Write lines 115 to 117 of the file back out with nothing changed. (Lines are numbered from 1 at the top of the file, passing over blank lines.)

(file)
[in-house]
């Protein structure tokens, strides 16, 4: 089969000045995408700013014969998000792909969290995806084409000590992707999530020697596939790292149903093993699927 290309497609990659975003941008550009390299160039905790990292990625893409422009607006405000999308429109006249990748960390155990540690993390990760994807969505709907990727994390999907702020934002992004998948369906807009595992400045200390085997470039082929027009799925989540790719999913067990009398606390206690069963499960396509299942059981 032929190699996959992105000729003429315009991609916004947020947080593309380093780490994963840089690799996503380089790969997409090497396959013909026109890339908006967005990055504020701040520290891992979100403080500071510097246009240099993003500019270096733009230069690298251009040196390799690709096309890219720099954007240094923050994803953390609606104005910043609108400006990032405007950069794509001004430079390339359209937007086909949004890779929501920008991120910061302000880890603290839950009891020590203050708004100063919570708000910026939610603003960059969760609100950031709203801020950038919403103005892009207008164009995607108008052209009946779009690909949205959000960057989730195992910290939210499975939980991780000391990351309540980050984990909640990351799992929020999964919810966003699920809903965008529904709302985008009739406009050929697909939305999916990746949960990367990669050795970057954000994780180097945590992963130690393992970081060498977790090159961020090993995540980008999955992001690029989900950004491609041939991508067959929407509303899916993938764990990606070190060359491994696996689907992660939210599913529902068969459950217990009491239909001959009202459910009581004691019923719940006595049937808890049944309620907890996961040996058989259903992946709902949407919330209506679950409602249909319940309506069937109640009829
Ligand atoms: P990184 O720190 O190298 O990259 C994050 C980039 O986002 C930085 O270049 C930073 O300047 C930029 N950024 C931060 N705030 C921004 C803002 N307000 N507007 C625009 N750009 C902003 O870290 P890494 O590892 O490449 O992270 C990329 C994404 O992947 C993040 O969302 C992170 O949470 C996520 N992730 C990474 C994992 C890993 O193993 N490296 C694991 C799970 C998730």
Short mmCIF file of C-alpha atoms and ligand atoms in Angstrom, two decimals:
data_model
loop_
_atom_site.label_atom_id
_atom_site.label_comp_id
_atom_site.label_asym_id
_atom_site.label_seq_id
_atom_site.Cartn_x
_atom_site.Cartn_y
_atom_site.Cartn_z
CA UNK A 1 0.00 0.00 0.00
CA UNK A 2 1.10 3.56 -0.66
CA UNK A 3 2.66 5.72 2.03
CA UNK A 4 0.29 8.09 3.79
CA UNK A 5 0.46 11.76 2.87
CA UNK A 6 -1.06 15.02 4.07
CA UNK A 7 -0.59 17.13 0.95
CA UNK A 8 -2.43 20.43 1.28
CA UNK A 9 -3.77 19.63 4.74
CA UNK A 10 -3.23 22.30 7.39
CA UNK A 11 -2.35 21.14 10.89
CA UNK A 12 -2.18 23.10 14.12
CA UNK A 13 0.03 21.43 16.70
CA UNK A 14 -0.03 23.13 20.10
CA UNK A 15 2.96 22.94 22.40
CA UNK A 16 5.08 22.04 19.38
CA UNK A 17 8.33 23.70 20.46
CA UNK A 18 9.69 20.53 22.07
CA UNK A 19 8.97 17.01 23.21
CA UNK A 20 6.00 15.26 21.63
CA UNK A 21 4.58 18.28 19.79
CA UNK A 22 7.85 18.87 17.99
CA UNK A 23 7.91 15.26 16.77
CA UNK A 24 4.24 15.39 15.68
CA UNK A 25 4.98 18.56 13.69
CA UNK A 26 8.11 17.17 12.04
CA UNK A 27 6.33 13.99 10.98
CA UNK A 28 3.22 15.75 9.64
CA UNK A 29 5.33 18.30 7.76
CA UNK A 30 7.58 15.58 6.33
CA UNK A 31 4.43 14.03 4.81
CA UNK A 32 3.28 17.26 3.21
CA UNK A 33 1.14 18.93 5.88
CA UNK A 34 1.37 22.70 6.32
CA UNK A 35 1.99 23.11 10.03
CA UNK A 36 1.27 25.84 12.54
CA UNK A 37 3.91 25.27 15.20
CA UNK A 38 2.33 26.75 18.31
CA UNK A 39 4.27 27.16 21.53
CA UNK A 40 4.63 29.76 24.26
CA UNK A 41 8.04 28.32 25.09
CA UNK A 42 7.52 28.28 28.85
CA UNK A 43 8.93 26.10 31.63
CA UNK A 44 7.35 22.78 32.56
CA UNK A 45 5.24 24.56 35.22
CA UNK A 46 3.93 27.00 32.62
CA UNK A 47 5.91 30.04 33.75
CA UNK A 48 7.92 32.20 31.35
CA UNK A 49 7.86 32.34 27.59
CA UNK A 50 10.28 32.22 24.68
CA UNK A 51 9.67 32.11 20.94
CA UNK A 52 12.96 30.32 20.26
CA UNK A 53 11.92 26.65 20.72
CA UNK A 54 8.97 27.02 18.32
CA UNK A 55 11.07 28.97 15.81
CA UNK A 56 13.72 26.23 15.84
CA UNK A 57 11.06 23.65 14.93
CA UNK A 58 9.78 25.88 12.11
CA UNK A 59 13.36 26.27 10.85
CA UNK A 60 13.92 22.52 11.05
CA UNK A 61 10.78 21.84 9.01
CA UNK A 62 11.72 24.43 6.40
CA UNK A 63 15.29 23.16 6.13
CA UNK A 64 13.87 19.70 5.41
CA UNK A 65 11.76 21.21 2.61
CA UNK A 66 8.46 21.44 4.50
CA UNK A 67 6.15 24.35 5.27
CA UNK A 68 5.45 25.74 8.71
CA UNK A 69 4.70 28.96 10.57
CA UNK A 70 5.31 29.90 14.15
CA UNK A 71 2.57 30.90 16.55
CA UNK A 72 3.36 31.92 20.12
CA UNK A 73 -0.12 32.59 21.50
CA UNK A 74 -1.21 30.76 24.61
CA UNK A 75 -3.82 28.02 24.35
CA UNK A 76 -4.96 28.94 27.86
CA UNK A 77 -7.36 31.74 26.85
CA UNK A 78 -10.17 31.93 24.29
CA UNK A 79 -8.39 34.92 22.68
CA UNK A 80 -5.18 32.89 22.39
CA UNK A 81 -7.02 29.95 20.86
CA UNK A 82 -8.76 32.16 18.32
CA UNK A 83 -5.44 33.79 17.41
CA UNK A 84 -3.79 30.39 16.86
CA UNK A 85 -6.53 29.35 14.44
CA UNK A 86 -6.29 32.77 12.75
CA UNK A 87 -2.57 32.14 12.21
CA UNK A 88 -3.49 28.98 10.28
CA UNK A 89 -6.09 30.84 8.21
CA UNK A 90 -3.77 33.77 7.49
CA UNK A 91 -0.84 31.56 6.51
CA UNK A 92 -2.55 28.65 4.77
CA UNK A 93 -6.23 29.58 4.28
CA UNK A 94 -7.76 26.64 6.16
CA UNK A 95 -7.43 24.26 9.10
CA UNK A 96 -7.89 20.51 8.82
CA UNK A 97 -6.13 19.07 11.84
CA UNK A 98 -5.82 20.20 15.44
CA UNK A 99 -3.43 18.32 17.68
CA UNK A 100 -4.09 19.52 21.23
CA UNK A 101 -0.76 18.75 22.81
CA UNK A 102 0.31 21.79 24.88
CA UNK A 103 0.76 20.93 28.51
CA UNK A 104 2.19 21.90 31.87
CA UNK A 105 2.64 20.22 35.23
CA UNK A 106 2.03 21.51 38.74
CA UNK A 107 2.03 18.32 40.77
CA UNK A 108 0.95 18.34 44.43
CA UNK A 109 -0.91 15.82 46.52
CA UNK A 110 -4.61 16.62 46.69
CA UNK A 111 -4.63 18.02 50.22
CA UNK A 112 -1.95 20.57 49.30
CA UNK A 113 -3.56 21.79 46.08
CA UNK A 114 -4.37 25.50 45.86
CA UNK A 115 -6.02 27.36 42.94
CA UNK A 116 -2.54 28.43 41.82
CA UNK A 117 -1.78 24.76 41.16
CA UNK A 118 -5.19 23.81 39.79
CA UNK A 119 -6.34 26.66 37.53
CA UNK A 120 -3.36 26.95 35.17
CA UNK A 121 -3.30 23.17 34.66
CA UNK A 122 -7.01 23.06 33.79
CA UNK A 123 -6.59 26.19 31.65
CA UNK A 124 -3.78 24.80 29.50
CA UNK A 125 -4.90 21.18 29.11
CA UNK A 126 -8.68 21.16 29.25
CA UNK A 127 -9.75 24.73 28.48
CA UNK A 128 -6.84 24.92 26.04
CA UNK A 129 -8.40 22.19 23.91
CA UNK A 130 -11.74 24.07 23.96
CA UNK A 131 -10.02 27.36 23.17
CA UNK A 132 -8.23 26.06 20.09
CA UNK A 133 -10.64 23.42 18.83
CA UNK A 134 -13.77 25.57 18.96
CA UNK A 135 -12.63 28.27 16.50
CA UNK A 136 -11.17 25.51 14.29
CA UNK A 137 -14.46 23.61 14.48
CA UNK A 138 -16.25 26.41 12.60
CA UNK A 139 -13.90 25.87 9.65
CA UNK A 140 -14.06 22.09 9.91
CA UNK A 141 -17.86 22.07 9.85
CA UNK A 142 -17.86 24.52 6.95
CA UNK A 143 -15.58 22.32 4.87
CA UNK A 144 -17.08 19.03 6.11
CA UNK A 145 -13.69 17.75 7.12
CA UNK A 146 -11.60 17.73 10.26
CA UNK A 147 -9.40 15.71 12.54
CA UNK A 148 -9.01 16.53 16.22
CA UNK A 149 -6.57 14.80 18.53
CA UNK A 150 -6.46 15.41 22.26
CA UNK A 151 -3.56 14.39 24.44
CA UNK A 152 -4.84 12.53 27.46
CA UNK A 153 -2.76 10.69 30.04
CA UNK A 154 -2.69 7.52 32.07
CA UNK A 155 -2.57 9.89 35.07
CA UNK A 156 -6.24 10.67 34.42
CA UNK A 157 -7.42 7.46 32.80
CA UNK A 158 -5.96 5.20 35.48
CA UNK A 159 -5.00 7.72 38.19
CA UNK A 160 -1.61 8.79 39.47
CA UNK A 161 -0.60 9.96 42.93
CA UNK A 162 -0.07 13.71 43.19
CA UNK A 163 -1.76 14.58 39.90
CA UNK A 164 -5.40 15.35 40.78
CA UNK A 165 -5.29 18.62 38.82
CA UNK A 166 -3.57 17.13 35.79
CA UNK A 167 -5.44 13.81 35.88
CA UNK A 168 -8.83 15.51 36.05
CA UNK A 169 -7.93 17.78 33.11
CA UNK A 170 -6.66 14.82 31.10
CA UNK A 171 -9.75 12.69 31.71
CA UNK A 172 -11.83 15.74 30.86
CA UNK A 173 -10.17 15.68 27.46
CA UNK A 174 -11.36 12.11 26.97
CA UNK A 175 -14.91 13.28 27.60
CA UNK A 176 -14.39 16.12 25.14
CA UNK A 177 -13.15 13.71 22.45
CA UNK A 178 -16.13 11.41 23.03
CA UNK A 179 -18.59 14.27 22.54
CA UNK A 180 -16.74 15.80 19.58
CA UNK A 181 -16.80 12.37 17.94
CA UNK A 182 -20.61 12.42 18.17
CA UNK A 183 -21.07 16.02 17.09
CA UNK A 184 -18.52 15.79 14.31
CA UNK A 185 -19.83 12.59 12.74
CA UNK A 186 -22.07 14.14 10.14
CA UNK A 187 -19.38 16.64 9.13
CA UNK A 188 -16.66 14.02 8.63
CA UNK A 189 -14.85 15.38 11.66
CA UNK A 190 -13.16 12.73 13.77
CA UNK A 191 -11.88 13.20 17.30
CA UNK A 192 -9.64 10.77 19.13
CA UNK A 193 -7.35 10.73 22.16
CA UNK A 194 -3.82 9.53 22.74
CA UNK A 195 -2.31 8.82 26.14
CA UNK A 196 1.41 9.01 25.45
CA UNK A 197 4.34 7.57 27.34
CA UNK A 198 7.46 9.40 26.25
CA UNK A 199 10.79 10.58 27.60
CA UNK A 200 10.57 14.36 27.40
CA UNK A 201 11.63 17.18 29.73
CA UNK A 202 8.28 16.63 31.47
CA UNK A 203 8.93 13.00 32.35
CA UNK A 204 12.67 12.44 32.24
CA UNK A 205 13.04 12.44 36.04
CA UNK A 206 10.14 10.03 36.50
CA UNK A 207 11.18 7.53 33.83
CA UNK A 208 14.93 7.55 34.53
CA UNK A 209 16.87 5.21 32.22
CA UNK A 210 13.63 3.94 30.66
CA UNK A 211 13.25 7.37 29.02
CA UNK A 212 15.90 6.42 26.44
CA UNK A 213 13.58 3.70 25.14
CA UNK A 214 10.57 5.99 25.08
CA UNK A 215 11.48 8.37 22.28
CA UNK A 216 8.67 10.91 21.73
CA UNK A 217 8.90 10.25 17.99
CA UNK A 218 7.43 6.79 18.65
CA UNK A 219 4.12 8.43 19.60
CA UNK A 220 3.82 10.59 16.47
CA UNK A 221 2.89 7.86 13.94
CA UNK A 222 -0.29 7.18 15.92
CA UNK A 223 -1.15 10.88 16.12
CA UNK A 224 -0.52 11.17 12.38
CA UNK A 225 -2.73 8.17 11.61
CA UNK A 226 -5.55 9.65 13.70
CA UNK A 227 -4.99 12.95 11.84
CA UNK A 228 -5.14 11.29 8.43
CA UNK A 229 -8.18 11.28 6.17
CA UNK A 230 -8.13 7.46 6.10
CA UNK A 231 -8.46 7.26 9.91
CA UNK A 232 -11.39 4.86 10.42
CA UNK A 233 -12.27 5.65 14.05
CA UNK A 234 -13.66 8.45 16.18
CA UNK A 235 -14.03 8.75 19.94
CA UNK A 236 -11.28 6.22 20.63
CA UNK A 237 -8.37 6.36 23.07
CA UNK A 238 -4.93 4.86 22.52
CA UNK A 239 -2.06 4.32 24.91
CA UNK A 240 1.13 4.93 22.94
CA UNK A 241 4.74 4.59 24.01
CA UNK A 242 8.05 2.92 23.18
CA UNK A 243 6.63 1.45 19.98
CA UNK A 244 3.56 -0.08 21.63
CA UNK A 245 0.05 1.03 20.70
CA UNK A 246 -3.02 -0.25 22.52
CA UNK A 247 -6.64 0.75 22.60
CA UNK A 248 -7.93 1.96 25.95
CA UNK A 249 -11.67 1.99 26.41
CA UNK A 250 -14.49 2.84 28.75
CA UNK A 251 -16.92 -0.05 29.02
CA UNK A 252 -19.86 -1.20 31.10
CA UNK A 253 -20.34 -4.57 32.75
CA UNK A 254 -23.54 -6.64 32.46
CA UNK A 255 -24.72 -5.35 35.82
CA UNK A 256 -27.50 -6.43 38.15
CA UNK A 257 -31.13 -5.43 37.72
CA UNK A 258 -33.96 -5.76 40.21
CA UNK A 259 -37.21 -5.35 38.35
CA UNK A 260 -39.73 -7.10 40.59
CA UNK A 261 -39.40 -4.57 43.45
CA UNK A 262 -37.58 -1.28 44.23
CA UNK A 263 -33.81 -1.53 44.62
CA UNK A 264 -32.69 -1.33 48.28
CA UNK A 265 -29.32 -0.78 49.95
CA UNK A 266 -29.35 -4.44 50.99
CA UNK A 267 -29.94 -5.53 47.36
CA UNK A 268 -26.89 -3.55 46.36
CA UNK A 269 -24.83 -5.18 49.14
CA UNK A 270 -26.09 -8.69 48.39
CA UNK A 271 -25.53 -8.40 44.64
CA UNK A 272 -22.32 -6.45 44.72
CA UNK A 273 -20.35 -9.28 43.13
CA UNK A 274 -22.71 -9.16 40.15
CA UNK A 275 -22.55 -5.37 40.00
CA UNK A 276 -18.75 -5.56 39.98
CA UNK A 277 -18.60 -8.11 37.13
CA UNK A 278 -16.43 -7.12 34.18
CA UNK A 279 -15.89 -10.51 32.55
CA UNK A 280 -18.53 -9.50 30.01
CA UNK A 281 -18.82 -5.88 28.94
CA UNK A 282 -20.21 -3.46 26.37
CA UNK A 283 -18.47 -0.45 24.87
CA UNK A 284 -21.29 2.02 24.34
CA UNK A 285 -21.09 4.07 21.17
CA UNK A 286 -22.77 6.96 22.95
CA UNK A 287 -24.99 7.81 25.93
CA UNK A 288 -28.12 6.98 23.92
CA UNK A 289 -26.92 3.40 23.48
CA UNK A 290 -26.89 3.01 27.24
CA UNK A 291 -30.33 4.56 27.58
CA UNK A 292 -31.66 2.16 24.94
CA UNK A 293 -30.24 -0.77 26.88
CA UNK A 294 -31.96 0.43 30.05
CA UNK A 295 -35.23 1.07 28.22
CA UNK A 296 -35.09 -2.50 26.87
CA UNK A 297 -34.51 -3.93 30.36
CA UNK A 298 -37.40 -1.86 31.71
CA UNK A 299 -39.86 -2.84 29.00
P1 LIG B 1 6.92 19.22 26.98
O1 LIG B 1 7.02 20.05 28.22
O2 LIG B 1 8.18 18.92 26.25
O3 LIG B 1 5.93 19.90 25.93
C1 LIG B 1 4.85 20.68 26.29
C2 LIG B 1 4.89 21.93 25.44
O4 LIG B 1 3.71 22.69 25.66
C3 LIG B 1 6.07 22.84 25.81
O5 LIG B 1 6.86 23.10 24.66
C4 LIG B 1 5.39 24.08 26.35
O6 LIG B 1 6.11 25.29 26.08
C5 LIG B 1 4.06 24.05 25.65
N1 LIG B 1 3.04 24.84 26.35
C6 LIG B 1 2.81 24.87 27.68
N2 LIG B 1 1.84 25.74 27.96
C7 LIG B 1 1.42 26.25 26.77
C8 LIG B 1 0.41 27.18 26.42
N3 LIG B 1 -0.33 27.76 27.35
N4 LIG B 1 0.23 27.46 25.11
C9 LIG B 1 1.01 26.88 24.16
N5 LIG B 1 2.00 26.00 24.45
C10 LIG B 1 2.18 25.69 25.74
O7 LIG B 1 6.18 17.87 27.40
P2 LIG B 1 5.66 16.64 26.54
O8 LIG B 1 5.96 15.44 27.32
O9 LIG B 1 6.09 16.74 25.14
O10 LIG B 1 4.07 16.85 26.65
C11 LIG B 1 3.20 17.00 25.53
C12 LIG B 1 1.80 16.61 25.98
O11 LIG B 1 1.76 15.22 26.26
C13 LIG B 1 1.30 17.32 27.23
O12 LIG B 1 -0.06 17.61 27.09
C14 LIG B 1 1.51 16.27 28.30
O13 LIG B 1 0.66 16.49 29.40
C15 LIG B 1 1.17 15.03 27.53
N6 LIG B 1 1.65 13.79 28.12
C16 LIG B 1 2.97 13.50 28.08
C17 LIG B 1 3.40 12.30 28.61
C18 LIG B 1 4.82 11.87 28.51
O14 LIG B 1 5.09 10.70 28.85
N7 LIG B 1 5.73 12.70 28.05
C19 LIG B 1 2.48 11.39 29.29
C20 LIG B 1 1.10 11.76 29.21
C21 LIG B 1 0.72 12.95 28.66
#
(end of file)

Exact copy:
CA UNK A 102 0.31 21.79 24.88
CA UNK A 103 0.76 20.93 28.51
CA UNK A 104 2.19 21.90 31.87